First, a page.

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2016 DNA retrospective

Here we are, in the last days of 2016, so it’s time to stop for a moment, and reflect as part of a year-end review.

top10.dna.2015As has been true in other recent years, this has been a pretty amazing year for DNA testing and its use in genealogy.

Not long ago, people would shake their heads in bewilderment at the very thought of trying to use DNA testing to help link people together who should be linked, or unlink them when they really shouldn’t be.


It’s so much a part of mainstream genealogical methodology that most folks today would wonder what’s wrong with us if we haven’t done DNA testing as broadly and as widely as possible.

But it’s still a developing field, and things surely are in a state of flux, as shown by this year’s top posts.

So… even though today isn’t DNA Sunday — c’mon, be serious — yesterday was Christmas Day! — we pause to review the top DNA stories for the year.

Let’s do the Top 10 countdown:

At Number 10 for 2016:

Opening a can of worms (26 June): “It was one of those cases where the first child takes something less than nine months to produce and all subsequent children take a full nine months. The marriage was on the 16th of October 1902. The birth of the first child — a son — was on the 13th of May 1903. Seven months later. And therein lies the tale — and it opened a can of worms that, it appears, will lead to the first use of DNA to upset a hereditary title in Great Britain.”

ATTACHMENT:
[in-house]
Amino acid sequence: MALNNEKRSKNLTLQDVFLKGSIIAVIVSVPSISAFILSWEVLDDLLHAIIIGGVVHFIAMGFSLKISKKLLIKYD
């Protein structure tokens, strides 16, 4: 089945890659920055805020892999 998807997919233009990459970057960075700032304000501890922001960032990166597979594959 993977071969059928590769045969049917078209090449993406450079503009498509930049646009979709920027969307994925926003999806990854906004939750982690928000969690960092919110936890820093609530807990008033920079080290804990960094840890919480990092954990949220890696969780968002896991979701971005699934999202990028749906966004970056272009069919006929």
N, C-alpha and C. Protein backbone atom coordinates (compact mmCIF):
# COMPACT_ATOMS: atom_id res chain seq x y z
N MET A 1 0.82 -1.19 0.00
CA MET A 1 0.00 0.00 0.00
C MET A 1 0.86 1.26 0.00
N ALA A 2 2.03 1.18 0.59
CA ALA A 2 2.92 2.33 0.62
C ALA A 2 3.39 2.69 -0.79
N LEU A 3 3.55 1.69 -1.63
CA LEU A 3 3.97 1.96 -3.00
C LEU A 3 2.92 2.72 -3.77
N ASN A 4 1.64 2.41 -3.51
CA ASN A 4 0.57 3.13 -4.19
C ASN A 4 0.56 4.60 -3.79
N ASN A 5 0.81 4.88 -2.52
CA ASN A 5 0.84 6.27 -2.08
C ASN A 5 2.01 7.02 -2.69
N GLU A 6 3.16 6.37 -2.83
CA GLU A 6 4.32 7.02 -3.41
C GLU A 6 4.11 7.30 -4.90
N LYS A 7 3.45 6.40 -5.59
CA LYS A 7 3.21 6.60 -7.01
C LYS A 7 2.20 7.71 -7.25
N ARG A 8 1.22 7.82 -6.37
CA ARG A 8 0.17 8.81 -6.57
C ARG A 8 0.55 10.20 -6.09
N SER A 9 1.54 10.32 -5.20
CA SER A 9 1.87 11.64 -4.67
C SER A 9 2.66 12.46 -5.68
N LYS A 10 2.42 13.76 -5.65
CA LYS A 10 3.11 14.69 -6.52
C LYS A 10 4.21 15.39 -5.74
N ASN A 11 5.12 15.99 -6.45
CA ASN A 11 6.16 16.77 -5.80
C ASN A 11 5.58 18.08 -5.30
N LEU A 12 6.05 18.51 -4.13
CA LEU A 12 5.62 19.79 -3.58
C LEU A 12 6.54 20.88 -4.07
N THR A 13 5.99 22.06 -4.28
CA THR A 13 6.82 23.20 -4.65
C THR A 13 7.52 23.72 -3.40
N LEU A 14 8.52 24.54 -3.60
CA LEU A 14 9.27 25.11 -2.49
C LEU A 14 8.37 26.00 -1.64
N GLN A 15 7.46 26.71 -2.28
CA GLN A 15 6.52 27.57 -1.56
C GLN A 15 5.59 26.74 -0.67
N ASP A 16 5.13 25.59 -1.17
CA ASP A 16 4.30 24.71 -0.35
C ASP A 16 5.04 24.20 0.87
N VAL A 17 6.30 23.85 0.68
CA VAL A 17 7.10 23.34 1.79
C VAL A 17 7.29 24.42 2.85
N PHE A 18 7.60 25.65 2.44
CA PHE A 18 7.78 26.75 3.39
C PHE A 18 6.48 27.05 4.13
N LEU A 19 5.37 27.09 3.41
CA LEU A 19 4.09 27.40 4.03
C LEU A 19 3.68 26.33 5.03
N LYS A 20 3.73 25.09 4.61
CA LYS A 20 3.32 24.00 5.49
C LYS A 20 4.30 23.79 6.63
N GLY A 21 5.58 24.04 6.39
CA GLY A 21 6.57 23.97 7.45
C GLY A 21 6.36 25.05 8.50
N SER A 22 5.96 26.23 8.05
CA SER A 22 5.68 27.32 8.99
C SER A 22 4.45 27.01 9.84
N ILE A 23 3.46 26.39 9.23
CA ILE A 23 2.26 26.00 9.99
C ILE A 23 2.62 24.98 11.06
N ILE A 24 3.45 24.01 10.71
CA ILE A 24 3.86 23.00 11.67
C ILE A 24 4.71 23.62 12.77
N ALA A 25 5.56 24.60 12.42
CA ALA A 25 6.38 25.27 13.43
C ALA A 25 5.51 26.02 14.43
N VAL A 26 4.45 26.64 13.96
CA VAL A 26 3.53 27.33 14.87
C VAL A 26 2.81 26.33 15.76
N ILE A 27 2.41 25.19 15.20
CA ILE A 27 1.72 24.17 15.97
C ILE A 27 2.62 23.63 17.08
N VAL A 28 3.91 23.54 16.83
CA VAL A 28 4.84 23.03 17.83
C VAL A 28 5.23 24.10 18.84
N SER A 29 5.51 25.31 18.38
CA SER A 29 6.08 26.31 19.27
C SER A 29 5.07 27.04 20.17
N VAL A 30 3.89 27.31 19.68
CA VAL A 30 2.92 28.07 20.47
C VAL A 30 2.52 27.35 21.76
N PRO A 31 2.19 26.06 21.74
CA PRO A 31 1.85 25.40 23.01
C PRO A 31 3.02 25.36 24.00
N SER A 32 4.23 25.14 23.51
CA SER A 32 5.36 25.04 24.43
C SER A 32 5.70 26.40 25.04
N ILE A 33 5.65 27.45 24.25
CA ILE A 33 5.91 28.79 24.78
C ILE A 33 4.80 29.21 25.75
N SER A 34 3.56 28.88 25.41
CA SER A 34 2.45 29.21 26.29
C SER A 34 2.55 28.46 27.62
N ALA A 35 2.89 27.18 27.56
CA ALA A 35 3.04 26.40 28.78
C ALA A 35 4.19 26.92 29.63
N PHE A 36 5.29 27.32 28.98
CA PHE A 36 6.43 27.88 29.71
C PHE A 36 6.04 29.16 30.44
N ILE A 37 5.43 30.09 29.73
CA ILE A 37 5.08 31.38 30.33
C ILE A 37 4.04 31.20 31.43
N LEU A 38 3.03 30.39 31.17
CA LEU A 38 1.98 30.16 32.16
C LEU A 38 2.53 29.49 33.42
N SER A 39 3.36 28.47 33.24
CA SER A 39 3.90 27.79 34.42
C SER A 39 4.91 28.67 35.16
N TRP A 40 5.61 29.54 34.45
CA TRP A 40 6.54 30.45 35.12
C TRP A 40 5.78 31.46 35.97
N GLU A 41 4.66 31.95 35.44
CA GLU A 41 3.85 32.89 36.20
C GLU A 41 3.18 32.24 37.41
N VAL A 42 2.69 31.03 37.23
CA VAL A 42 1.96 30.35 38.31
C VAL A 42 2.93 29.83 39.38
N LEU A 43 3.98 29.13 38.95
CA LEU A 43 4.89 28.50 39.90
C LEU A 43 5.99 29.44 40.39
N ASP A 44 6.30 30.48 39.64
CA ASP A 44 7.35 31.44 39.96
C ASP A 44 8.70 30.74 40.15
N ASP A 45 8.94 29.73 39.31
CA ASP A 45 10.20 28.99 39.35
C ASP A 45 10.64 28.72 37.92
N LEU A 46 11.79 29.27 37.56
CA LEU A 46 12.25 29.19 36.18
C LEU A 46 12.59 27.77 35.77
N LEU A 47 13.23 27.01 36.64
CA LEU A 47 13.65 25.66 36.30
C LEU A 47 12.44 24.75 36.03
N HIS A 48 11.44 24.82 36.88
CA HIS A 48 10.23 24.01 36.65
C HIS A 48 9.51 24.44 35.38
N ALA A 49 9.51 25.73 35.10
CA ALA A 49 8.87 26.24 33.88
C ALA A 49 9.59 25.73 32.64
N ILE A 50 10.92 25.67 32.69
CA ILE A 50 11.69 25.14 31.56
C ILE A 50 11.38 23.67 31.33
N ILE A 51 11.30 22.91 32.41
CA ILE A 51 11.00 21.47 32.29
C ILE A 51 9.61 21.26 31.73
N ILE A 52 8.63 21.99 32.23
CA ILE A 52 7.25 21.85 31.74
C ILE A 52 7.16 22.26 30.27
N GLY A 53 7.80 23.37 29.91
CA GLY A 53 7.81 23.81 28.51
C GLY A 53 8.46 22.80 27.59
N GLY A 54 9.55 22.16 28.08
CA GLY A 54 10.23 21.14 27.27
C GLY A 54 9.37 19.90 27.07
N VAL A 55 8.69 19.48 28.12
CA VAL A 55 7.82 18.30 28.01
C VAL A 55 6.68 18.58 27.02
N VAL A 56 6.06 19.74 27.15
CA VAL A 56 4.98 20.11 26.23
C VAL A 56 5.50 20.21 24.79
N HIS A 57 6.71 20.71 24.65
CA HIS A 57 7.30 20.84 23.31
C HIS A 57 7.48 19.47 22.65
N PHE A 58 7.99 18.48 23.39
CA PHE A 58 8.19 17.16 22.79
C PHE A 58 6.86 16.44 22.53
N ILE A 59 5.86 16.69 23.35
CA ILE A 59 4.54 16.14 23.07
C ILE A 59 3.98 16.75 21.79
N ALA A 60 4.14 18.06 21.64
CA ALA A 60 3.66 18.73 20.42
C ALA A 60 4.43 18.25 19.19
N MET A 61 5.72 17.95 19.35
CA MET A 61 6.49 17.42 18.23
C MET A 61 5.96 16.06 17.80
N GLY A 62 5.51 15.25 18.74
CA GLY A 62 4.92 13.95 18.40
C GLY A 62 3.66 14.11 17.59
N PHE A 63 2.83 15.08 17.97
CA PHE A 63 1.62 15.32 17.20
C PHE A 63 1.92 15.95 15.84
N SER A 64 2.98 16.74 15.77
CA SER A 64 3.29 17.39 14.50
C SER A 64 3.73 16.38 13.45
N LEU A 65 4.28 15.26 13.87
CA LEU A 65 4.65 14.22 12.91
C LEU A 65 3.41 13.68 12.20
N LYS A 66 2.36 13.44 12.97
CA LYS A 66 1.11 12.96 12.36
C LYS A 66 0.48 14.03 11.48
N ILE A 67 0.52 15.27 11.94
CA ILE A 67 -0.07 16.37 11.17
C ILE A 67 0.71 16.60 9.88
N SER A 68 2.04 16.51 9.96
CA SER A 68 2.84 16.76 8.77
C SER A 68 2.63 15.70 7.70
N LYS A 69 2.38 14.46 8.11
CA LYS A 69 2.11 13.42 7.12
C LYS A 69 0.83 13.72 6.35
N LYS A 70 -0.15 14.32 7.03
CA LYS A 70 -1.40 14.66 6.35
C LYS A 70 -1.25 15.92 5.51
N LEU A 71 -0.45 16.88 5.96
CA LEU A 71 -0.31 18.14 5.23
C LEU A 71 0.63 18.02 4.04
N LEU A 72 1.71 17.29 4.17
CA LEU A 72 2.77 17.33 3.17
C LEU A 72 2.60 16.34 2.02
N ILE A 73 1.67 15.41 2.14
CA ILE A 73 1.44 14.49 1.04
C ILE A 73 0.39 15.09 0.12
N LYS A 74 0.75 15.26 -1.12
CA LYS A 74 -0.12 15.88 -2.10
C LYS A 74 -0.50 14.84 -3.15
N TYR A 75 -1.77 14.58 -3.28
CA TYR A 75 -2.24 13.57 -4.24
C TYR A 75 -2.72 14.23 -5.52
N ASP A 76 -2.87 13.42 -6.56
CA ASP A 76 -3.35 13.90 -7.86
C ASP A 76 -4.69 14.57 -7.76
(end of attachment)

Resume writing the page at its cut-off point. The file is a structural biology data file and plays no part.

At Number 9:

MyHeritage DNA matching & terms of use (22 May): “The genealogy website MyHeritage announced this week that it’s launching a new DNA matching service. Using raw DNA files from testing companies such as Family Tree DNA, AncestryDNA or 23andMe, and family tree files uploaded by its users, the company will match users to others in its database. And before you even think about doing this, make sure you understand the terms of use — and that you do NOT have to agree to the Consent Agreement to participate.” And see the update at MyHeritage DNA terms changed (27 May).

At Number 8:

And more DNA doings (27 November): “There are more and faster developments in the DNA world than ever before, these days. It seems like hardly a day goes by — and certainly never a week that goes by — without some new tool or concept or both being available to help with figuring out how to use DNA to advance our genealogical research.”

At Number 7:

Family Tree DNA changes: a work in progress (10 July): “There are changes underway at Family Tree DNA to the way that matches are presented, particularly Family Finder autosomal matches. As long as you have certain close relatives who have tested — first cousins or closer — and as long as you link those close relatives in your family tree, then as long as other matches match both you and those close relatives at a level that allows a confident conclusion that the match is coming from that side of your family, your Family Finder matches will be designated as maternal or paternal. That can be a useful tool, once it works as fully as it might. But we’re not there yet, and the change to make this reporting system work has caused other issues that need to be addressed.”

At Number 6: